Students in Dan McGehee's Autonomous Vehicles class experience collision avoidance technology in one of the UI's research vehicles.
Students in Dan McGehee's Autonomous Vehicles class experience collision avoidance technology in one of the UI's automated research vehicles.

University of Iowa students

We work with University of Iowa students in all phases of their college careers. From graphics design to program development to mechanics to working with research participants, our students are invaluable to our work, and they receive an educational experience that leads to a lifetime of success in a variety of fields. 

If you are a University of Iowa student interested in working with us, contact Daniel McGehee, PhD, professor of Industrial and Systems Engineering and director of the National Advanced Driving Simulator, at daniel-mcgehee@uiowa.edu.

High school students

We also offer internships to high school students. To learn more, visit the Workplace Learning Connection website.

Graduate students

We work with undergraduates, graduates, and post-docs, but a few of our recent graduate students are highlighted here.

Emily Shull

Emily Shull

Research interest: transition of control in automated vehicles

Emily Shull uses her background in psychology to understand how we can effectively facilitate the transition of control from partial automation back to the driver in a safe and timely manner. She hopes that this understanding can be applied to much broader concepts and influence the way we design and implement automation in our lives.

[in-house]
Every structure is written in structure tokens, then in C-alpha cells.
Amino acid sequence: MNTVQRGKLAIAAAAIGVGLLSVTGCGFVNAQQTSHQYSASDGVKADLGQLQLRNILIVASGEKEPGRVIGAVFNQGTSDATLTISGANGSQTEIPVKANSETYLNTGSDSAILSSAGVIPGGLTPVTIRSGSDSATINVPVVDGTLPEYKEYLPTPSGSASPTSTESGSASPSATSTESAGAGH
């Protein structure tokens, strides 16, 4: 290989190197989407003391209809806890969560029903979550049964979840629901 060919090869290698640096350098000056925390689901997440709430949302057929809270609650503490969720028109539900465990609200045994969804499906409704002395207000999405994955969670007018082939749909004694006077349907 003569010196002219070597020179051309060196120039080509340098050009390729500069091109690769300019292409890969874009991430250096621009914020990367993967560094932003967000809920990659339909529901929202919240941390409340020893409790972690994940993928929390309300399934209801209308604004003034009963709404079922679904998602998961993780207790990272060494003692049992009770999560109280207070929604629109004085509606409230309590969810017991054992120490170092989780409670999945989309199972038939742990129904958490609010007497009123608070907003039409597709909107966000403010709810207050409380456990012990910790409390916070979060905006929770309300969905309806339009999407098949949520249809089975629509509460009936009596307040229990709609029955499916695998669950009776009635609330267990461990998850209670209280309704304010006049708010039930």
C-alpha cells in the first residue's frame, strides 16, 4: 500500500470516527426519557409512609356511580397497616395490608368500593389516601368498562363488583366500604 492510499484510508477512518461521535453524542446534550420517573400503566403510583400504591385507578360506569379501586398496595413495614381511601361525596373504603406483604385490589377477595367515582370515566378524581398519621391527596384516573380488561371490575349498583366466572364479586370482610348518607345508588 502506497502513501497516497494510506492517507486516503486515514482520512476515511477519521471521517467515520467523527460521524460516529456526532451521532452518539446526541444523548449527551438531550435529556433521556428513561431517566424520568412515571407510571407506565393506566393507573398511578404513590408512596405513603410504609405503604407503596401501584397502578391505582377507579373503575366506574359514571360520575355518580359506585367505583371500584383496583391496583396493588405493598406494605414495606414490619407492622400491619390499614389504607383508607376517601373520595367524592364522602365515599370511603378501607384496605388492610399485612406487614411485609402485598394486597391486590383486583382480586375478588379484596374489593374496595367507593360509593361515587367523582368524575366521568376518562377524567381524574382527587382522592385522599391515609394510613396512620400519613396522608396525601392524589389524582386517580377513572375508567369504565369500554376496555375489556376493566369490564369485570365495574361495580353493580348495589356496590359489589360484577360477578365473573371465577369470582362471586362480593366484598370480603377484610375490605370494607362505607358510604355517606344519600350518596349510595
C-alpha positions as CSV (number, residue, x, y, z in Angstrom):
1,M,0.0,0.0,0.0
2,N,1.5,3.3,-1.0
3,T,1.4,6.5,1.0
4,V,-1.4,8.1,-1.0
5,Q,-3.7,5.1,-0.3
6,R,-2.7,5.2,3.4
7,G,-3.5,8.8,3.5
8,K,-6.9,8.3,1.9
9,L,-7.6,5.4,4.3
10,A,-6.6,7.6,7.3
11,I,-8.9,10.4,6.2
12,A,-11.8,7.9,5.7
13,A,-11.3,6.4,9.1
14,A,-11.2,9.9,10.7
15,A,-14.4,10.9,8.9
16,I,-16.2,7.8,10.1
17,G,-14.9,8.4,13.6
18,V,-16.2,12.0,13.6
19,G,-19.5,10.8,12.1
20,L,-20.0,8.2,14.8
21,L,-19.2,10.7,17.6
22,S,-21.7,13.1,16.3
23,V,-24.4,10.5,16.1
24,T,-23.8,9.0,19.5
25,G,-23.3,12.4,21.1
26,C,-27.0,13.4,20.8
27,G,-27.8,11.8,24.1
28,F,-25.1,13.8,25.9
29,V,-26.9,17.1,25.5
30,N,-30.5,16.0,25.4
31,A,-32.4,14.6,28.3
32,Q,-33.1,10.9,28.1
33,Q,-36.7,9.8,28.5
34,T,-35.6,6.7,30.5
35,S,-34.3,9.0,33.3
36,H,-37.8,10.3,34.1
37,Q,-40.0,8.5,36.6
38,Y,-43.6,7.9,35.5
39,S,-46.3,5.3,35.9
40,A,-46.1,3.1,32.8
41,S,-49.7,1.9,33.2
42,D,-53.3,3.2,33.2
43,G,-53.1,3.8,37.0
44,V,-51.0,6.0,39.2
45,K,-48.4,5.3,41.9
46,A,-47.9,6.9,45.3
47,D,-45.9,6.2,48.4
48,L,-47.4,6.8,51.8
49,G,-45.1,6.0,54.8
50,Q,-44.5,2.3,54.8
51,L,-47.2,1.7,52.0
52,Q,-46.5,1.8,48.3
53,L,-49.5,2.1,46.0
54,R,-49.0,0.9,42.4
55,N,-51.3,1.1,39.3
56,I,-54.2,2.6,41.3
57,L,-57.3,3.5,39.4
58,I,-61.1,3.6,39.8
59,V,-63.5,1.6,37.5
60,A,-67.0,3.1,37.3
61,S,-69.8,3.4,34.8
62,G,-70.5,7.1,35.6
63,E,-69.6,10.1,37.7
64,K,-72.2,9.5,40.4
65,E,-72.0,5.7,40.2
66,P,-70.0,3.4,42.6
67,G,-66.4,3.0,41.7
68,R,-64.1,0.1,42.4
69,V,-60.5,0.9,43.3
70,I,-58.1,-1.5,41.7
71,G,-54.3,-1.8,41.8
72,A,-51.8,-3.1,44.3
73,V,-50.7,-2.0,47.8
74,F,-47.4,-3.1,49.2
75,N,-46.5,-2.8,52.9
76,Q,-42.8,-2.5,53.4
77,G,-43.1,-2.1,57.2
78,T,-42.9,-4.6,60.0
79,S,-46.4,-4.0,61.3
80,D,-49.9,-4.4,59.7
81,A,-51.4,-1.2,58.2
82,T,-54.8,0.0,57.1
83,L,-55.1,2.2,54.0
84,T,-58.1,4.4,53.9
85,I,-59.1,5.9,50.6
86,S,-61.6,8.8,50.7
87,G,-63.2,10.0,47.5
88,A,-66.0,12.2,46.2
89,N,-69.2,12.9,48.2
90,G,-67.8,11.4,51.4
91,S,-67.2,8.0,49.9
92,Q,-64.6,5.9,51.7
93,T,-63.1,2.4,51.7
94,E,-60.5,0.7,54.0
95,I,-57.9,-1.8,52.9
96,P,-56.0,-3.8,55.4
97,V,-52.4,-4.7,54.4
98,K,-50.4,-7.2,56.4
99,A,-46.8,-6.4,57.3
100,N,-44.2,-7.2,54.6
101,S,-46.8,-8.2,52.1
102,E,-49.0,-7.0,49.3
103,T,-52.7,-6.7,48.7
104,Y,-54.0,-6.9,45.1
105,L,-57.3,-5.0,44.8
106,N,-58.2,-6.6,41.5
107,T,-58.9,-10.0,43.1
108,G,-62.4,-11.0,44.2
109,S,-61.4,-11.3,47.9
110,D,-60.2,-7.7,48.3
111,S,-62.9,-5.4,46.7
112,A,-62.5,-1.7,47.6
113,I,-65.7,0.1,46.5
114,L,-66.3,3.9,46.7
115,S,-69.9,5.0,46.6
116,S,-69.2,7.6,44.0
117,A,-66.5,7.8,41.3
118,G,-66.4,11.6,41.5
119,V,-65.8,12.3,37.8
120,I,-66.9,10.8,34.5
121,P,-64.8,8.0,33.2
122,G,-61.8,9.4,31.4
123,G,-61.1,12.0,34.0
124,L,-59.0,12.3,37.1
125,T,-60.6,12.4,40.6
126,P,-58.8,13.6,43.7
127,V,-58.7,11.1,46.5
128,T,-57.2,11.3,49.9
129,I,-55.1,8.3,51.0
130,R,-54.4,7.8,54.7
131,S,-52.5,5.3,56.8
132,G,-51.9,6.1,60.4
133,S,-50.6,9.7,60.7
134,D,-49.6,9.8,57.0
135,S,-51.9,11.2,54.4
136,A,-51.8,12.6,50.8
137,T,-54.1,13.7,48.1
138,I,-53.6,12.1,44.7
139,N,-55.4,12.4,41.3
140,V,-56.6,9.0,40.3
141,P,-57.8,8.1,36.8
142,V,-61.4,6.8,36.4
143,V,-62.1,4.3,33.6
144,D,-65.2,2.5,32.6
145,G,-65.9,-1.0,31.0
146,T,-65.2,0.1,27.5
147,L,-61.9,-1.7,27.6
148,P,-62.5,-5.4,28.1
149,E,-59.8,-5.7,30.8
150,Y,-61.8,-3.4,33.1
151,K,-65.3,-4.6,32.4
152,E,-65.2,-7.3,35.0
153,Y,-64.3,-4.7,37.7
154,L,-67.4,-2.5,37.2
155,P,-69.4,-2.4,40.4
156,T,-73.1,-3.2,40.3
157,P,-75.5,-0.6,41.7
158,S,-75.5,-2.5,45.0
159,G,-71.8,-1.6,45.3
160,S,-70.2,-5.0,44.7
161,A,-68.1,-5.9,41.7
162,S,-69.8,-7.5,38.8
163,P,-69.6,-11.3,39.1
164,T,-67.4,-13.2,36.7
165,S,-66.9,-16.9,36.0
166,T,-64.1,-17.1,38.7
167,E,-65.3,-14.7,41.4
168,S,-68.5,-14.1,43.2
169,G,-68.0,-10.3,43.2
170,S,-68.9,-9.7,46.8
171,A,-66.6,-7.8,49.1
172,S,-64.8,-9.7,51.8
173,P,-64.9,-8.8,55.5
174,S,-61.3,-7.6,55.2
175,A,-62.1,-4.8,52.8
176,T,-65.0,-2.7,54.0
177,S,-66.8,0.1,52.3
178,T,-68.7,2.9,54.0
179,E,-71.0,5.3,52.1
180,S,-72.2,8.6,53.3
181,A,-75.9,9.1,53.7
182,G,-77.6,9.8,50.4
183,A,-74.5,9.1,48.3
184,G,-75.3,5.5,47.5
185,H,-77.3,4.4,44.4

Over the summer, Shull presented her research on “The Gap Effect in Shifting Attention in Conditional Automation” at the International Conference on Traffic and Transportation Psychology in Gothenburg, Sweden.

Awards: She also received the Human Factors and Ergonomics Society 2022 Student Member with Honors Award for her contributions to human factors research, as well as the UTC Outstanding Student of the Year Award and the SAFER-SIM Excellence Award.

Thomas Burt

Thomas Burt

Research interest: modeling cannabis-impaired driving performance

Thomas Burt spent his summer in Washington, D.C., as an intern for the National Highway Traffic Safety Administration on the ADS Vehicle Exemption Program Team. During his internship, Burt reviewed and investigated imported automated vehicles, assessed their use on public roads, and analyzed incident and crash data.

Additionally, Burt presented in Gothenburg, Sweden, at the International Conference on Traffic and Transport Psychology on “THC Potency, Perceived Effects, and Driving Performance,” and in Portland, Oregon, at the Association for Advancement of Automotive Medicine Conference on “Perceived Effects of Cannabis: Generalizability of Changes in Driving Performance.”

During his time at Iowa, Thomas has already published three journal articles on the effects of cannabis intoxication on driving impairment.

Joy Kim

Joy (Jimin) Kim

Research interest: transfer of learning on over-the-air updates and consumer education

Joy Kim’s main research interest includes the safety concern surrounding the transfer of learning and knowledge gaps around new vehicle technologies. She currently is focusing on data collection on a project investigating the transfer of control from automated driving features to manual driving.

Max Miller

Max Miller

Research interest: data analytics and modeling

Max Miller is a graduate student who joined our team at NADS over the summer to pursue his interest in engineering research. Miller has a BS in industrial engineering, and he hopes to apply his interests in data analytics, modeling, and computational algorithms to new and unconventional areas of research.